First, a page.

, PARIS, Jul 21 – One of the many legacies of the Apollo space programme was the way it caused an extraordinary, enduring — and, for some, troubling — change in how we perceive the Universe and our place in it.
Before, the Moon was distant and aloof, a symbol of everything that is unattainable, a place of dreams, an object of superstition and veneration.
After being explored by Apollo 11 on July 20 1969, the Moon’s enigma was stripped away.
Human willpower and the rigour of science revealed it to be an arid, airless, inhospitable rock for which there was little use.
"When we went there, we kind of demythologised, demystified the Moon," said Roger Launius, senior curator at the division of space history at the Smithsonian Institution in Washington.
Apollo not only brought the Moon, almost literally, down to earth, it also opened up a perspective of space and humanity that would thrill, disappoint or isolate.
Arguably the most famous photograph of the 20th century is "Earthrise," showing the blue planet floating in inky darkness.
For the first time, we could see our home from the outside, a place of heart-wrenching beauty, a haven of life in the chill infinity of space.
Some would see the image as a confirmation of God’s gift to humanity, proof that Man had been singled out for divine benediction. They included two Apollo astronauts, James Irwin and Charles Duke.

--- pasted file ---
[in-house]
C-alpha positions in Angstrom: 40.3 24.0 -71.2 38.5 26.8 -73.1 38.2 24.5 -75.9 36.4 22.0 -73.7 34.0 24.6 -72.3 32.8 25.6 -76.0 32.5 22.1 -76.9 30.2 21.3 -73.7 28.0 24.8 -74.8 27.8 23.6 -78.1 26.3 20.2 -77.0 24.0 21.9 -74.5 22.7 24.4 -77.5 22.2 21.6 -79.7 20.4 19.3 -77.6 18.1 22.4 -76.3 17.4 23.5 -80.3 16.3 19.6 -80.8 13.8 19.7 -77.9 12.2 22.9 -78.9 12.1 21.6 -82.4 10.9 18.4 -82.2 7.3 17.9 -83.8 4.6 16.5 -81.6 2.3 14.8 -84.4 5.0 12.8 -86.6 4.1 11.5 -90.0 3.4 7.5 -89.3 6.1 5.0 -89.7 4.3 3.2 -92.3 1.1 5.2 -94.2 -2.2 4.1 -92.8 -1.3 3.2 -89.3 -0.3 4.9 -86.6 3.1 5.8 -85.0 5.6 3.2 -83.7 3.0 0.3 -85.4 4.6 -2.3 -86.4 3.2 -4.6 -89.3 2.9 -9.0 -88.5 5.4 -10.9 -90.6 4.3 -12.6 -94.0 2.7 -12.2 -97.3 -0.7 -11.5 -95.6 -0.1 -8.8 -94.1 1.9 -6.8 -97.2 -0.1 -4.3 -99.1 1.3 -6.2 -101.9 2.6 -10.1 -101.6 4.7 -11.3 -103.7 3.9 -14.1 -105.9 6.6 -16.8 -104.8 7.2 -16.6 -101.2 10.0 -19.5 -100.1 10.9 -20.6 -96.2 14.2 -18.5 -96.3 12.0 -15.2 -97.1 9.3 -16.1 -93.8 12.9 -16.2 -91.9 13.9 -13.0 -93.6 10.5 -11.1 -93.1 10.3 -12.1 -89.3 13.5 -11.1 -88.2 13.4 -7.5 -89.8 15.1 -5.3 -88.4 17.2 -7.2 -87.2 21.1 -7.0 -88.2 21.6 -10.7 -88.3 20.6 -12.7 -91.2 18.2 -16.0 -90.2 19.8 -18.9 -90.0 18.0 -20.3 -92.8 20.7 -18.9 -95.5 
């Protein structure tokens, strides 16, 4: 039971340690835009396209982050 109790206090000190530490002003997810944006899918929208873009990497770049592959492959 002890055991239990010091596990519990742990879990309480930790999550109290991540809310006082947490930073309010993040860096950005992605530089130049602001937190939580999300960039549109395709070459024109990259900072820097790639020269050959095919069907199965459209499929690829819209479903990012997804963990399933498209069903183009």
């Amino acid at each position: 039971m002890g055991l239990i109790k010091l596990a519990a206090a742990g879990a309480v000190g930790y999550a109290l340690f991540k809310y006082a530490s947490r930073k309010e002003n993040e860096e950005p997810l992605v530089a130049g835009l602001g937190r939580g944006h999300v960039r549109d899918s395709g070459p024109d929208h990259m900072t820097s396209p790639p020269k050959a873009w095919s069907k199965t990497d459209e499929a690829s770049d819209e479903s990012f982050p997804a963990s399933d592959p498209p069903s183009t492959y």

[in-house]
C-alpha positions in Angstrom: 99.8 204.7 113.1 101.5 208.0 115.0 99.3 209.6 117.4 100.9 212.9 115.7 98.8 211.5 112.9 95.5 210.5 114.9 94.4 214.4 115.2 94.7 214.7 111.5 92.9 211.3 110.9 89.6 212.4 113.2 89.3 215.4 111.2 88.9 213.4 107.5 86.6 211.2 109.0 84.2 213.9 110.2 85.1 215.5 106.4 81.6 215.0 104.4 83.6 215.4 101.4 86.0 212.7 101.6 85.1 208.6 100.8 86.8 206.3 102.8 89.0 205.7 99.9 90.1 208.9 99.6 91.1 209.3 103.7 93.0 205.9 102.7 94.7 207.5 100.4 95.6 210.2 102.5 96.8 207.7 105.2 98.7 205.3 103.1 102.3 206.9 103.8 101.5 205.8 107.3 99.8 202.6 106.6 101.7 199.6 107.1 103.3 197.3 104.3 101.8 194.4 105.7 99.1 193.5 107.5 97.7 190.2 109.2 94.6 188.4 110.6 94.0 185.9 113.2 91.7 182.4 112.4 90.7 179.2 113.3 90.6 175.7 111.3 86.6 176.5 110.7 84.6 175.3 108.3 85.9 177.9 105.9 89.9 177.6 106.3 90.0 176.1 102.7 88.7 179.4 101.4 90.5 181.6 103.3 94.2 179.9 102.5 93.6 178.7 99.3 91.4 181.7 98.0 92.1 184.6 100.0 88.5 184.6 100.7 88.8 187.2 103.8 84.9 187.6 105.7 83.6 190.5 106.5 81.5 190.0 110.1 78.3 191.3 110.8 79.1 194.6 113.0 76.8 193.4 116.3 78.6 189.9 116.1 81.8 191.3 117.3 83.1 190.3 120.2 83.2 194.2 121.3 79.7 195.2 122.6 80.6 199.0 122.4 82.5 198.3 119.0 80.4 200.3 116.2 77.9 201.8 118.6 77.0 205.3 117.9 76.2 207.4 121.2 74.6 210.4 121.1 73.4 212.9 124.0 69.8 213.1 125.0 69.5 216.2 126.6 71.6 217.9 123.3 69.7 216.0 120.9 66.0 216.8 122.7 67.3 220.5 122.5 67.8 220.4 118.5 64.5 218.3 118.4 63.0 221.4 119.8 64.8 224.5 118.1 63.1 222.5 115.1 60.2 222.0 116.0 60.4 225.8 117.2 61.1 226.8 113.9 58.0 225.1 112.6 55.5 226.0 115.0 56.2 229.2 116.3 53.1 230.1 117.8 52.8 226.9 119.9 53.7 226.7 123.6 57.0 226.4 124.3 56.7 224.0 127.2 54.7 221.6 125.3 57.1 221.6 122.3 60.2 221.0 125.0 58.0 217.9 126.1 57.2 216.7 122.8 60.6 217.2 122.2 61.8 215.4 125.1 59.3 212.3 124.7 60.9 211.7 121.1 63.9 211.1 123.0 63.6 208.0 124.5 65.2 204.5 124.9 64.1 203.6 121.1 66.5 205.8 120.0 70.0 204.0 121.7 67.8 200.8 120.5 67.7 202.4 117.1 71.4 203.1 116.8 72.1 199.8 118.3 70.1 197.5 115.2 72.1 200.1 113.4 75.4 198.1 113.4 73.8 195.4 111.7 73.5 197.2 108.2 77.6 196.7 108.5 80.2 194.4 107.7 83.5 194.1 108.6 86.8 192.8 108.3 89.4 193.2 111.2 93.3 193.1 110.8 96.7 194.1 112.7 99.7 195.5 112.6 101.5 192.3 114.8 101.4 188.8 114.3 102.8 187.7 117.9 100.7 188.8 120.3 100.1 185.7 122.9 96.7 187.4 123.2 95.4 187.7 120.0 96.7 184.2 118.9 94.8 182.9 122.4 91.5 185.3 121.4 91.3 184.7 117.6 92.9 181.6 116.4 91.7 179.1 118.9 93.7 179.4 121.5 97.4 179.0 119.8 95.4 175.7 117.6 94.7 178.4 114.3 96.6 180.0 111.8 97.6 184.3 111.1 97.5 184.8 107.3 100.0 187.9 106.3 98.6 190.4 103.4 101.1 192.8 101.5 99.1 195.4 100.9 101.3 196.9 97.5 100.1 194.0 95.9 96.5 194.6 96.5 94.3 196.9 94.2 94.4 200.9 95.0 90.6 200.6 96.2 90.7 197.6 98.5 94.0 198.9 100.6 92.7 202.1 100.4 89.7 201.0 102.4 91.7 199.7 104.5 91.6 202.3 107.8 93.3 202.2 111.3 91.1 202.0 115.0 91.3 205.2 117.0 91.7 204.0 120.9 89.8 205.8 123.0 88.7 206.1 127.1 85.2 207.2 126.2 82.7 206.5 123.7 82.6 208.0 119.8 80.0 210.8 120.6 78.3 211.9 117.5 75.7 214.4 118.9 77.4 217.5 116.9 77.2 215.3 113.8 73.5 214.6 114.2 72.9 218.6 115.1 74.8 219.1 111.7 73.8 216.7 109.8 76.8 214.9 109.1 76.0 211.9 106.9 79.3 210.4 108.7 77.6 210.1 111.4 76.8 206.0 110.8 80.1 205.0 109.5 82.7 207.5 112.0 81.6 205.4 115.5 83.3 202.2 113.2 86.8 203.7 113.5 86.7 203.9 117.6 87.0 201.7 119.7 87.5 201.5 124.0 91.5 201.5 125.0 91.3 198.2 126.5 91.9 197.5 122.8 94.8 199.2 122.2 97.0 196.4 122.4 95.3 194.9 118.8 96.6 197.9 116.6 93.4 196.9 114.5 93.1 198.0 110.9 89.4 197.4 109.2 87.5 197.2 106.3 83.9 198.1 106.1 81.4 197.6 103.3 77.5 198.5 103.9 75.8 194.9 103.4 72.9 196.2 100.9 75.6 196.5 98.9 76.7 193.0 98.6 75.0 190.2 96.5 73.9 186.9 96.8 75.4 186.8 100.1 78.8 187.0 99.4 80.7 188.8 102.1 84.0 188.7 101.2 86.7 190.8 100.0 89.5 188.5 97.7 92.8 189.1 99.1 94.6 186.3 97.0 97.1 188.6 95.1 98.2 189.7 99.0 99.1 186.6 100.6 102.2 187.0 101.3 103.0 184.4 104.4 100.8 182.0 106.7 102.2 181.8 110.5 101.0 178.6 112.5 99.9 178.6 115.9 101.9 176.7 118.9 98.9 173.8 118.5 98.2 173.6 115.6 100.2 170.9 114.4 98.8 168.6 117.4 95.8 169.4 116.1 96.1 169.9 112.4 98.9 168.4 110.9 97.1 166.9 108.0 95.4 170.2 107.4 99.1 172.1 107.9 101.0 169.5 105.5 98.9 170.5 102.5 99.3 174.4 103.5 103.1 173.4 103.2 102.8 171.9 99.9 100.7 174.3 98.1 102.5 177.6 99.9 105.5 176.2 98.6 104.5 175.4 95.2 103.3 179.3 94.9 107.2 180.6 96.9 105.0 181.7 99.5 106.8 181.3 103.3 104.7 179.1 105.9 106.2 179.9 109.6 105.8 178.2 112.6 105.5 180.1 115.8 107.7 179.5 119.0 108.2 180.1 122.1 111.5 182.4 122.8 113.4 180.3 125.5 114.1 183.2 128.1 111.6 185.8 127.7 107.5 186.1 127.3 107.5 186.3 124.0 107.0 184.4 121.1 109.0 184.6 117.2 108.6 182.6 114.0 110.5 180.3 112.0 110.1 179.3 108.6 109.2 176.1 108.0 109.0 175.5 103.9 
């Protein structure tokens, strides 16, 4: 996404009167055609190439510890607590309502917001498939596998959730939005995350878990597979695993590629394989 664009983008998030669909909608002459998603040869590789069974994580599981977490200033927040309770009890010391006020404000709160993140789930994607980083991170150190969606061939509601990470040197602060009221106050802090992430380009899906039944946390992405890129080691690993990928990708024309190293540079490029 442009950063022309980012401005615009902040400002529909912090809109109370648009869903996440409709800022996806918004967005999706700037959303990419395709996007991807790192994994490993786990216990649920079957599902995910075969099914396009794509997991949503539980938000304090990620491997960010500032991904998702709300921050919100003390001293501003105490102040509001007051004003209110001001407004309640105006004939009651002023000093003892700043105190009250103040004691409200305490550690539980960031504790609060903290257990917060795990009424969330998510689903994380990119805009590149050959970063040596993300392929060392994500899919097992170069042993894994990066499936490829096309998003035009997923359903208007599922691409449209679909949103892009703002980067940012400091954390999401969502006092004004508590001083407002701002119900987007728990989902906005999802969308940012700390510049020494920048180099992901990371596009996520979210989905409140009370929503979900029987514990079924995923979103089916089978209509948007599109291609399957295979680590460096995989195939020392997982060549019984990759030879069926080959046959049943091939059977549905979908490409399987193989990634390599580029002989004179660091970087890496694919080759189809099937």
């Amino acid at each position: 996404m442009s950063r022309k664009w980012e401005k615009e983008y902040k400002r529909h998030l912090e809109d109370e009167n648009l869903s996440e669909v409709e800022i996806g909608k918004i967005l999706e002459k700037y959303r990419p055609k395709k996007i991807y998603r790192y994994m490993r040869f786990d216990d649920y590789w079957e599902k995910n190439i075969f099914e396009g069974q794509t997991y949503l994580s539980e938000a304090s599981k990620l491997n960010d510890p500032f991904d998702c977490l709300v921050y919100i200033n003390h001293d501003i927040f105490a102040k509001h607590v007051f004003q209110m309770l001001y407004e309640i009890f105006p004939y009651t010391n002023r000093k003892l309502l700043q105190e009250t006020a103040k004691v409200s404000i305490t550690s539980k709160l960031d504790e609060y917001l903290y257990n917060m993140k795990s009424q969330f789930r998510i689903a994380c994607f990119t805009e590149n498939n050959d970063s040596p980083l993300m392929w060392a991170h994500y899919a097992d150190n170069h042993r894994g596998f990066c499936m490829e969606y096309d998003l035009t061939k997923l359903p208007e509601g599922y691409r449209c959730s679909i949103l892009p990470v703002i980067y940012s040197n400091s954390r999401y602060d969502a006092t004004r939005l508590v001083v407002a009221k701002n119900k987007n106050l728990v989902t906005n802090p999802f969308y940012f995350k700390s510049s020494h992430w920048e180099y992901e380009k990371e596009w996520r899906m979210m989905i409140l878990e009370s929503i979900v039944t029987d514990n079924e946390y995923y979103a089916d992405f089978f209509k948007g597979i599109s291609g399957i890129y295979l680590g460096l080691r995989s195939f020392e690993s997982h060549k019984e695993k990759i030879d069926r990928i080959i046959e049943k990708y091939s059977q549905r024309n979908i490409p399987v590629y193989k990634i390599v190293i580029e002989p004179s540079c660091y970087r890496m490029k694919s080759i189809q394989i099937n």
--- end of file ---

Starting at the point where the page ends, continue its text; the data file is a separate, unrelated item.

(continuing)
Others would see it as a daunting sign of our solitude. It showed how primitive we were, how very far we still had to advance before we could really travel in space, rather than make a risky lunar hop.
The British physicist and novelist C.P. Snow argued that Apollo "as well as being the greatest exploration… was very near the final one" and predicted human civilisation would be "driven inward" by it.
And there would be those who concluded that our only chance was to nurture our precious refuge, for there was simply nowhere else for us to go.
"At the age of six, I watched Apollo 11 launch and (Neil) Armstrong take his small step," said the Reverend David Wilkinson, a Christian theologian at Durham University in north-eastern England who trained as an astrophysicist before taking holy orders.
"I was part of the generation excited to go into science as a result of this. Alongside its scientific achievements, its legacy is its effect on that generation.
"But Apollo also raised some of the big questions of the place of human beings in the Universe, from our environmental responsibility to spirituality."
Jacques Arnould, a Dominican friar who is a researcher at France’s National Centre of Space Studies (CNES), says the Apollo images were a major spur to the environmental movement, which in the late 1960s was a small and an eclectic group of academics and hippies.
"The astronauts, as they sped away from Earth, did not go into ecstasy about the stars.
Instead, they said the Earth was beautiful, and fragile too, in words that stimulated ecological awareness. We are the inheritors of that awareness today," he said.
"It was the first time in the history of humanity that we had a real sense of distance, as opposed to an imaginary one, with regard to the Earth.
"We suddenly felt that all of us were living on this little scrap of blue planet, that all of us were onboard the same boat."
(The author is a writer with Agence France Presse)